Familial Hemiplegic Migraine (FHM).

Timothy C. Hain, MD • Page last modified: August 20, 2020

Timothy C. Hain, MD • Page last modified: August 20, 2020

FHM is an autosomal dominant condition characterized by migraine, hemiparesis, and in some families, progressive cerebellar atrophy. FHM1 is associated with a mutation in the a-1a subunit gene for calcium channels (CACN1A). Four different missense mutations have been identified. Two other genes (AT-P1A2 and SCN1A) have also been associated with hemiplegic migraine, a potential gene (PRRT2). There are undoubtedly more. There are both familial and sporadic hemiplegic migraines, termed "FHM#", and "HM".

Mutations in this subunit of CACN1A have also been identified in one of the episodic ataxias, and in one of the spinocerebellar atrophies (SCA-6).

FHM2 is associated with a mutation in the ATPase gene. It has recently been suggested that both of these mutations render the brain more susceptible to glutamate release (Moskowitz et al, 2004).

FHM1 and FHM2 are characterized by enhanced susceptibility and sustained attacks of visual, somatosensory and aphasic auras as well as by prolonged motor weakness or paralysis. Photophobia, phonophobia, nausea and vomiting are also common symptoms. Motor weakness is uncommon in classic migraine (migraine with aura).

Nonfamilial groups.

There are also sporadic hemiplegic migraine patients -- presumably without the same underlying genetic abnormality. These are remarkable patients who develop recurrent paralysis on one side of the body, generally in combination with severe headaches. Most of the time, MRI is normal, but some of these patients have strokes. All of the patients that we have seen to date are women. Typically these patients are disabled. Depression is common as well (Louter et al, 2016).

Not everyone with hemiplegia and headache and a normal MRI has hemiplegic migraine. We have encountered a patient with severe hemiplegic spells accompanied by headache, where the cause was a pannus of tissue intermittently compression the basilar artery. This patient had Ehlers Danlos as well. She responded remarkably to a "hard cervical collar".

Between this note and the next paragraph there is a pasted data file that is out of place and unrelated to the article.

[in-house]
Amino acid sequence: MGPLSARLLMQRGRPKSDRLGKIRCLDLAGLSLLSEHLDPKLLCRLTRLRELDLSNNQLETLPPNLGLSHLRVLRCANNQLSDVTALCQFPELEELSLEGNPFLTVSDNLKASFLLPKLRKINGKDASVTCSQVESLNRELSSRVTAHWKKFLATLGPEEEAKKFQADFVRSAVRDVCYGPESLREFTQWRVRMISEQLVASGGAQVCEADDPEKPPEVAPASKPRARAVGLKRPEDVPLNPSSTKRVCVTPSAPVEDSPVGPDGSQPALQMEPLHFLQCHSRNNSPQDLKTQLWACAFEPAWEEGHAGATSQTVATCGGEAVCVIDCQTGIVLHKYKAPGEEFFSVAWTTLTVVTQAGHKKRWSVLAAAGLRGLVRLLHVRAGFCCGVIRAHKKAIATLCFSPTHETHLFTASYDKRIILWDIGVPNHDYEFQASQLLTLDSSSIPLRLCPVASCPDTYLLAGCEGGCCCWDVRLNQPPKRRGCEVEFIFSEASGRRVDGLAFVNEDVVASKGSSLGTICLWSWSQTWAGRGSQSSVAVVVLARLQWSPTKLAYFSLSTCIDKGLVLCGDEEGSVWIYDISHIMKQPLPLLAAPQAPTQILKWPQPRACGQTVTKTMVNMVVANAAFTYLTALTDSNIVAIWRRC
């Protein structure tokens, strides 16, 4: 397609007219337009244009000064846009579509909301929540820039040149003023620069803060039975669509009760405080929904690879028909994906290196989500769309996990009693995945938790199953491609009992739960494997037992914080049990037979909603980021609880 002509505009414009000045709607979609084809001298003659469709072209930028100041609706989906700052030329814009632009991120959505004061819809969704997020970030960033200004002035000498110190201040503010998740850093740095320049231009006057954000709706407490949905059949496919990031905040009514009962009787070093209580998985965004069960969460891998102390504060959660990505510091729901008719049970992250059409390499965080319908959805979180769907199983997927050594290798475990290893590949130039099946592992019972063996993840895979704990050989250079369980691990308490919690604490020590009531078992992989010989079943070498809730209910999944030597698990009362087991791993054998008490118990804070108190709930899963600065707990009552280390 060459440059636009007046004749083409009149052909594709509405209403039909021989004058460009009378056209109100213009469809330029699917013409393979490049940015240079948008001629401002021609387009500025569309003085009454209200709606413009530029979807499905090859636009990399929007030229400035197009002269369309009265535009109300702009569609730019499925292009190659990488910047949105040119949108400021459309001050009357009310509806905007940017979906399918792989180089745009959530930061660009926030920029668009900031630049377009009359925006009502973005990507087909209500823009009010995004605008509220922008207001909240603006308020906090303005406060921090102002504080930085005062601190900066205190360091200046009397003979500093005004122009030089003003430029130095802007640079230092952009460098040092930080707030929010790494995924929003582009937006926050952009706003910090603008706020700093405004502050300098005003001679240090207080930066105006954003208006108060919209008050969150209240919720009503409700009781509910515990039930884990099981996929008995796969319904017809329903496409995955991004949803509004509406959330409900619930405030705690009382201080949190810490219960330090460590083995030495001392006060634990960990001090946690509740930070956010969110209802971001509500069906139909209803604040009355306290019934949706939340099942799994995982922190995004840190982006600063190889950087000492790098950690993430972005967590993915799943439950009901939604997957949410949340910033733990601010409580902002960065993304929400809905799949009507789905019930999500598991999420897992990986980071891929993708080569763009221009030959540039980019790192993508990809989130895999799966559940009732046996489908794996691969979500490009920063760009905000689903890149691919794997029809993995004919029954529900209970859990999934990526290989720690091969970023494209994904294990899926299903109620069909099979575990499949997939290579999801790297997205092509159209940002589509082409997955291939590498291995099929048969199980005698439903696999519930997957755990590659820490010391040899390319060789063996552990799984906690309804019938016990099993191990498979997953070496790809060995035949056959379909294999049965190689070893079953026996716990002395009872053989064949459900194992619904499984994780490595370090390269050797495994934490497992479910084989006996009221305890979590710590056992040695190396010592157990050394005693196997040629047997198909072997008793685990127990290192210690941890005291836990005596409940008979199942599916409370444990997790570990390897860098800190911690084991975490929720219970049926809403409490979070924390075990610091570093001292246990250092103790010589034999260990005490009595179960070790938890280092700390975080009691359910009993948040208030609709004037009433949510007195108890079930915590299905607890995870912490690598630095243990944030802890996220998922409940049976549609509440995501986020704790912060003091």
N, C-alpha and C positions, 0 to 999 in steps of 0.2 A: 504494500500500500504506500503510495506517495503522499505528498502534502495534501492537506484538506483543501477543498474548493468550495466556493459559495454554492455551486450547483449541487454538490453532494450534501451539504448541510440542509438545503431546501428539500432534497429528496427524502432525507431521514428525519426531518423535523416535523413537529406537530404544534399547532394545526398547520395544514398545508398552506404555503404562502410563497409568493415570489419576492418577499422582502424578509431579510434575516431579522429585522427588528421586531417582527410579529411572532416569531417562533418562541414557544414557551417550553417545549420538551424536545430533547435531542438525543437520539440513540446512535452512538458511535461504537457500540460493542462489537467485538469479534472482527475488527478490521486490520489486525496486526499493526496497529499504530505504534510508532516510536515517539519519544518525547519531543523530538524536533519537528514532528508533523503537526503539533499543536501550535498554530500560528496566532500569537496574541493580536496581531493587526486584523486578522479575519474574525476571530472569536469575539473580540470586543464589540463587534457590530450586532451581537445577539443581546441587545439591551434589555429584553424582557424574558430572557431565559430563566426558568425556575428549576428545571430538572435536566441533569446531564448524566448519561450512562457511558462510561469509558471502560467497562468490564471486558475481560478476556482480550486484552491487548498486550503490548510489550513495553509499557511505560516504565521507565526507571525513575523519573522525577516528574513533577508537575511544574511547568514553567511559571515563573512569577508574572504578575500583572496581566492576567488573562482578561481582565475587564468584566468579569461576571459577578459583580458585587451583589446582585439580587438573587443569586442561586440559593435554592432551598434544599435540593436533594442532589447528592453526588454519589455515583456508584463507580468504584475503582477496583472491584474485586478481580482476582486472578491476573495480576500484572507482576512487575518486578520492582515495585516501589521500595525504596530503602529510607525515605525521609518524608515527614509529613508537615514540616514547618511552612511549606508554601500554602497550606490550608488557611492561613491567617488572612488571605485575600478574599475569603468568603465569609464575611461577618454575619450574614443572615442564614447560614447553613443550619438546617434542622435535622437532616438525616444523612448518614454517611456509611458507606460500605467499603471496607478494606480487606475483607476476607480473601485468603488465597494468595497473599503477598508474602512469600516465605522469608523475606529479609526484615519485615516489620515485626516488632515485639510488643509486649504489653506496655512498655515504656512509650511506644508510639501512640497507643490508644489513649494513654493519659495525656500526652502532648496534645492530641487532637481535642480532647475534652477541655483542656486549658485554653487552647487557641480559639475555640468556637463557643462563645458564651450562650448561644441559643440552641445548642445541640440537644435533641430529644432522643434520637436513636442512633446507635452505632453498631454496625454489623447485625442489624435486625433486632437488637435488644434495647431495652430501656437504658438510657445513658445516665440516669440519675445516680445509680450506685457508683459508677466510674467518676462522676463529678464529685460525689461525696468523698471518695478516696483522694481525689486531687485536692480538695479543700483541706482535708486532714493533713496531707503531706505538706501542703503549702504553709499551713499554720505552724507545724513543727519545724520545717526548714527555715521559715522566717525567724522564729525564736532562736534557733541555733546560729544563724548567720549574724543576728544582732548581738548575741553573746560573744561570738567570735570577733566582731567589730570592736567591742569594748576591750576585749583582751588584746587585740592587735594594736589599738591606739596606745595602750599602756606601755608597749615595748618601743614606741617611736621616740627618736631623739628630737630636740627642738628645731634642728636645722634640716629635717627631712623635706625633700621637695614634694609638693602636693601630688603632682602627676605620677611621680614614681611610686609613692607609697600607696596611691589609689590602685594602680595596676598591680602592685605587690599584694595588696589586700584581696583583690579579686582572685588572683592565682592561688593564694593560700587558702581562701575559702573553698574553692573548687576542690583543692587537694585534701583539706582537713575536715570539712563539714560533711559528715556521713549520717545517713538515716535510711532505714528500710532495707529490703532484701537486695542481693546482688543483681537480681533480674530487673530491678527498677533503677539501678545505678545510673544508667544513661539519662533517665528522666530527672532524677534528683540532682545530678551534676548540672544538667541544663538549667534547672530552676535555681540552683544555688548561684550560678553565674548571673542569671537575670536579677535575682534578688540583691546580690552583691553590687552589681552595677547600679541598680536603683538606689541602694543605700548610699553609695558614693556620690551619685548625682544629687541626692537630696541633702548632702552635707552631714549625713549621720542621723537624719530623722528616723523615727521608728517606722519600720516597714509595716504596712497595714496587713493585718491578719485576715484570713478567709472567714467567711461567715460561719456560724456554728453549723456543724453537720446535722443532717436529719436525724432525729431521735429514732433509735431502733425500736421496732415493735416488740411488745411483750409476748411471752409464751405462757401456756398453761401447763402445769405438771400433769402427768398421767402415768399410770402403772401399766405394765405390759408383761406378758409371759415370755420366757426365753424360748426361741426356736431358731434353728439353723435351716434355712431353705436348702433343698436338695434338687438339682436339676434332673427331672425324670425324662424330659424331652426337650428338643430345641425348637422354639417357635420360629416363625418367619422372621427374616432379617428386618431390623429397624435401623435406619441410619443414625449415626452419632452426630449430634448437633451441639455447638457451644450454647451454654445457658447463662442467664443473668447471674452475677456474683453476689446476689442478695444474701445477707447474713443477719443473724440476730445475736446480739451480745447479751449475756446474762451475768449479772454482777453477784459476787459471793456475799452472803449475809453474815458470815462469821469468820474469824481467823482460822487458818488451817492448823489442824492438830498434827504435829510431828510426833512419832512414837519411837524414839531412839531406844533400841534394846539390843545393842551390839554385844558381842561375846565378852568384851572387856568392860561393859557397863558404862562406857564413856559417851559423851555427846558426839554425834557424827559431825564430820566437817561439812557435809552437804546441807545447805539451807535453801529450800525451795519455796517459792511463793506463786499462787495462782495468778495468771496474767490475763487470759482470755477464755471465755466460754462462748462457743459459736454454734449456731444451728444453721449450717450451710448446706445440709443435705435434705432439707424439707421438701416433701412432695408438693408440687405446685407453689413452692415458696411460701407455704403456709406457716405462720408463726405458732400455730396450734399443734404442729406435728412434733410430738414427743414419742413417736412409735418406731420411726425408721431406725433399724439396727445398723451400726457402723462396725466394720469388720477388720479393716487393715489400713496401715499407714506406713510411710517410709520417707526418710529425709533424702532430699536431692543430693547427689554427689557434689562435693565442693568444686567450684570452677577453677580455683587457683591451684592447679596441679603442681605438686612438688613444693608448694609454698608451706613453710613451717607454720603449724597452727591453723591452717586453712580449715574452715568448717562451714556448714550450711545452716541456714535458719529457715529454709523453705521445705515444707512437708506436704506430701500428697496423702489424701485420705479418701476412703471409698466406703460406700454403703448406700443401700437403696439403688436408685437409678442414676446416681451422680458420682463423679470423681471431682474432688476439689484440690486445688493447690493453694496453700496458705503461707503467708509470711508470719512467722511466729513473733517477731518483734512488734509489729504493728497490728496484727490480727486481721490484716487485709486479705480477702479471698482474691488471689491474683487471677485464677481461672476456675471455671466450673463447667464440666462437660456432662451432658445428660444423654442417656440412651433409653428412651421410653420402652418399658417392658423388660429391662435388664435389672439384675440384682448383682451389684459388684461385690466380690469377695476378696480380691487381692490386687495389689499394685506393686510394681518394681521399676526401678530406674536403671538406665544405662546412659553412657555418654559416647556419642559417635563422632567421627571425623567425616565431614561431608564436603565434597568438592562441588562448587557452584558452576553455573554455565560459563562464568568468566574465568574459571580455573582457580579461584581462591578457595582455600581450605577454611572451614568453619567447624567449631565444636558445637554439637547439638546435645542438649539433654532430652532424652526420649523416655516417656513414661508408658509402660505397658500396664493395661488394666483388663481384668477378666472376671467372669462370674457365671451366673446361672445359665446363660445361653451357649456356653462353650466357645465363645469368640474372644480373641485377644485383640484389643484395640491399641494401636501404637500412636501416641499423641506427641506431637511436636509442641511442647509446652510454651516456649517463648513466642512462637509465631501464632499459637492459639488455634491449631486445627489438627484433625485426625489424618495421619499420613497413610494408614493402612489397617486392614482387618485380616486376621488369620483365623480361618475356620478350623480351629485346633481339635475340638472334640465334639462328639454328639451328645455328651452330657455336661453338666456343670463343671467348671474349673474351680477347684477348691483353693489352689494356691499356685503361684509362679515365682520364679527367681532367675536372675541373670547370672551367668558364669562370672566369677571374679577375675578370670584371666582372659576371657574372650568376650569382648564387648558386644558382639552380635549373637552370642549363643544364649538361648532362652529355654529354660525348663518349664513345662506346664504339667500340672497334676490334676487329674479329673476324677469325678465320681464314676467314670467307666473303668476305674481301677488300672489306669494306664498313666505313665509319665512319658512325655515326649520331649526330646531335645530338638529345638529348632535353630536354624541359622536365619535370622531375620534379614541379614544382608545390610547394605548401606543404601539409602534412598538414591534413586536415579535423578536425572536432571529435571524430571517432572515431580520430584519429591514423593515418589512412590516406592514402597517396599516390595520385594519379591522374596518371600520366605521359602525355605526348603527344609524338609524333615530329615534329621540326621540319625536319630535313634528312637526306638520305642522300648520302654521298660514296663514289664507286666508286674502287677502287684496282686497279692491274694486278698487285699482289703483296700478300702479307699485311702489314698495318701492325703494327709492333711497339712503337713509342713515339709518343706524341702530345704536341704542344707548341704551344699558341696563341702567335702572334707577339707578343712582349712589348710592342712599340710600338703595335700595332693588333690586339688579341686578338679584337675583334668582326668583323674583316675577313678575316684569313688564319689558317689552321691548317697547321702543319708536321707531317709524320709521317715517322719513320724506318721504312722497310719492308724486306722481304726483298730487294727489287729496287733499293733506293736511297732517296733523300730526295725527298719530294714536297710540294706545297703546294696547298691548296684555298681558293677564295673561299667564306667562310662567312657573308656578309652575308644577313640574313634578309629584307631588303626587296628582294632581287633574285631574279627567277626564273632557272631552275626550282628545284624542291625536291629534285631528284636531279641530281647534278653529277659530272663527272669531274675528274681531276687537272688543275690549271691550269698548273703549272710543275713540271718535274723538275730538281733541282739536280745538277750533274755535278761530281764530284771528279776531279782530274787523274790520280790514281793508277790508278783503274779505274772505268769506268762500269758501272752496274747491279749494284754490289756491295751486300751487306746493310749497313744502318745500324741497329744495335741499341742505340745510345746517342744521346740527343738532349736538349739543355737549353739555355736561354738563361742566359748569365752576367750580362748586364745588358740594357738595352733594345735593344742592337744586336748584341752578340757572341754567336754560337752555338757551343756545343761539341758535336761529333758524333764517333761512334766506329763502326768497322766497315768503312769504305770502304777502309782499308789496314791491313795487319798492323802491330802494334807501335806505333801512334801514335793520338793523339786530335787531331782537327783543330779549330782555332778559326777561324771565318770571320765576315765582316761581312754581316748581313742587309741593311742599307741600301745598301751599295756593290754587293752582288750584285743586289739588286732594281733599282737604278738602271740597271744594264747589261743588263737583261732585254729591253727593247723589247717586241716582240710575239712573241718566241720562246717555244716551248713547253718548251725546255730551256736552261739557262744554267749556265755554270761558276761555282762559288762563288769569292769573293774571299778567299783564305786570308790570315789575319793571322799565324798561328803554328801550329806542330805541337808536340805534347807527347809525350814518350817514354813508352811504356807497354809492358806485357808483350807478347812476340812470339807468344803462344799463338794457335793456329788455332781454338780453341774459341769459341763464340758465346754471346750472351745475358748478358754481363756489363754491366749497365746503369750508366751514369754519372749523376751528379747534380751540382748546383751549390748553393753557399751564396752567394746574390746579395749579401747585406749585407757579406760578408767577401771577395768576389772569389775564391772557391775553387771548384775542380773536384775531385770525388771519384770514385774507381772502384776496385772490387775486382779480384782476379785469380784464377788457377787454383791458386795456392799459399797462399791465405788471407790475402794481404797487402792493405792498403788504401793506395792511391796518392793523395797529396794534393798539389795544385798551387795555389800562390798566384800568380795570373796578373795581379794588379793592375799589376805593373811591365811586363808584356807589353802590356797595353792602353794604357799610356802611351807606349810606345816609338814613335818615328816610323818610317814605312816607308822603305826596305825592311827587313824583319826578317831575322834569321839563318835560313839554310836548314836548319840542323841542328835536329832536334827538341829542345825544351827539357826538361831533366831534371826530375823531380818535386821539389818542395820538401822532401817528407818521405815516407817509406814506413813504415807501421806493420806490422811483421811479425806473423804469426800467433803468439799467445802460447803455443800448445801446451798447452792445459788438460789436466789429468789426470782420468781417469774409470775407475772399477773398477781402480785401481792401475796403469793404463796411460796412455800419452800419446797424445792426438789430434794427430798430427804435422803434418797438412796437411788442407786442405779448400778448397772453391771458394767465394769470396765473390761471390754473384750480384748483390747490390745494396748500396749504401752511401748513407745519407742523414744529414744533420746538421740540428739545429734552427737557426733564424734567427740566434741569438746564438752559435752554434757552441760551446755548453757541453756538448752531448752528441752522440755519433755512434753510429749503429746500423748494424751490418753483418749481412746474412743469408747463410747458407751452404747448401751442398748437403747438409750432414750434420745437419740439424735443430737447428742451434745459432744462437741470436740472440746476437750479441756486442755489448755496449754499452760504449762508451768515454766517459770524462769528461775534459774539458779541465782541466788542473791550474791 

Treatment of hemiplegic migraine (HM).

Although little has been published about this, we think that some patients with HM respond to carbonic anhydrase inhibitors (examples: acetazolamide, topiramate -- see references below), and also that some respond to verapamil (Yu et al, 2003). While valproate and lamotrigine are reportedly effective, so far we have not been impressed. We also think that haloperidol drops are sometimes very useful in aborting attacks. We are reluctant to use triptans in hemiplegic migraine, although evidence that they are dangerous (see below) is not present. All of these medications of course have their risks.

As mentioned above, not all patients with focal neurologic symptoms, headaches and normal MRI's have migraine. One of our own patients stopped having hemiplegic spells after being given a hard cervical collar.

One would think that given that the mechanism may be glutamate excitotoxicity (Moscowitz et al, 2004), memantine would be another candidate drug.

  • Tashiro et al (2014) reported successful treatment with sodium valproate.
  • Pelzer et al (2014) repeated success with sodium valproate and lamotrigine.
  • Pelzer et al (2013) suggested trials of flunarizine, sodium valproate, verapamil, and acetazolamide. Topiramate, candesartin, pizotifen were also suggested as secondary agents. Beta blockers were felt to be unestablished.
  • Russell (2011) listed the same medications as for migraine in general, but mentioned that triptans are historically contraindicated but are used off-label in spite of this.
  • Kaniecki (2009) also stated that triptans are not used, although evidence is weak. Artto (2007) stated that triptans are "safe and effective" .. "for most hemiplegic migraine patients"

References:

  • Artto, V., et al. (2007). "Treatment of hemiplegic migraine with triptans." Eur J Neurol 14(9): 1053-1056.
  • Louter and others. Prevalence of lifetime depression in a large hemiplegic migraine cohort. Neurology 2016;8:2370-2374
  • Kaniecki, R. G. (2009). "Basilar-type migraine." Curr Pain Headache Rep 13(3): 217-220.
  • Moskowitz and others. Deciphering migraine mechanisms: clues from familial hemiplegic migraine genotypes. Ann Neurology, 2004, 55, #2, 276-279.
  • Pelzer, N., et al. (2013). "Familial and sporadic hemiplegic migraine: diagnosis and treatment." Curr Treat Options Neurol 15(1): 13-27.
  • Pelzer, N., et al. (2014). "Familial hemiplegic migraine treated by sodium valproate and lamotrigine." Cephalalgia 34(9): 708-711.
  • Russell, M. B. and A. Ducros (2011). "Sporadic and familial hemiplegic migraine: pathophysiological mechanisms, clinical characteristics, diagnosis, and management." Lancet Neurol 10(5): 457-470.
  • Tashiro, Y., et al. (2014). "Repeated encephalopathy and hemicerebral atrophy in a patient with familial hemiplegic migraine type 1." Intern Med 53(19): 2245-2250.
  • Yu W, Z Horowitz S. Treatment of sporadic hemiplegic migraine with calcium-channel blocker verapamil. Neurology 2003:60:120-121